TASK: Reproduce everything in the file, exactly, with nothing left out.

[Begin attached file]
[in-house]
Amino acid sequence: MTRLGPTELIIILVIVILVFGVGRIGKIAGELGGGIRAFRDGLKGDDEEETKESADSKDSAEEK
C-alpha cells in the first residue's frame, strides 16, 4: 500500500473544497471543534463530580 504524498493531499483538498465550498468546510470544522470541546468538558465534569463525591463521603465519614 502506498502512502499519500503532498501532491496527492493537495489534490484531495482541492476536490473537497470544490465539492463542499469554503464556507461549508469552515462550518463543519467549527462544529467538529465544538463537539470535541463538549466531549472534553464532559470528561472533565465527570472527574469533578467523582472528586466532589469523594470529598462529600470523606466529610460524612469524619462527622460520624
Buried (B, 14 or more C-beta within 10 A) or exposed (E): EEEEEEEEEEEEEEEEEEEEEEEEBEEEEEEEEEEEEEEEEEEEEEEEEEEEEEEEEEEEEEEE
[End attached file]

[in-house]
Amino acid sequence: MTRLGPTELIIILVIVILVFGVGRIGKIAGELGGGIRAFRDGLKGDDEEETKESADSKDSAEEK
C-alpha cells in the first residue's frame, strides 16, 4: 500500500473544497471543534463530580 504524498493531499483538498465550498468546510470544522470541546468538558465534569463525591463521603465519614 502506498502512502499519500503532498501532491496527492493537495489534490484531495482541492476536490473537497470544490465539492463542499469554503464556507461549508469552515462550518463543519467549527462544529467538529465544538463537539470535541463538549466531549472534553464532559470528561472533565465527570472527574469533578467523582472528586466532589469523594470529598462529600470523606466529610460524612469524619462527622460520624
Buried (B, 14 or more C-beta within 10 A) or exposed (E): EEEEEEEEEEEEEEEEEEEEEEEEBEEEEEEEEEEEEEEEEEEEEEEEEEEEEEEEEEEEEEEE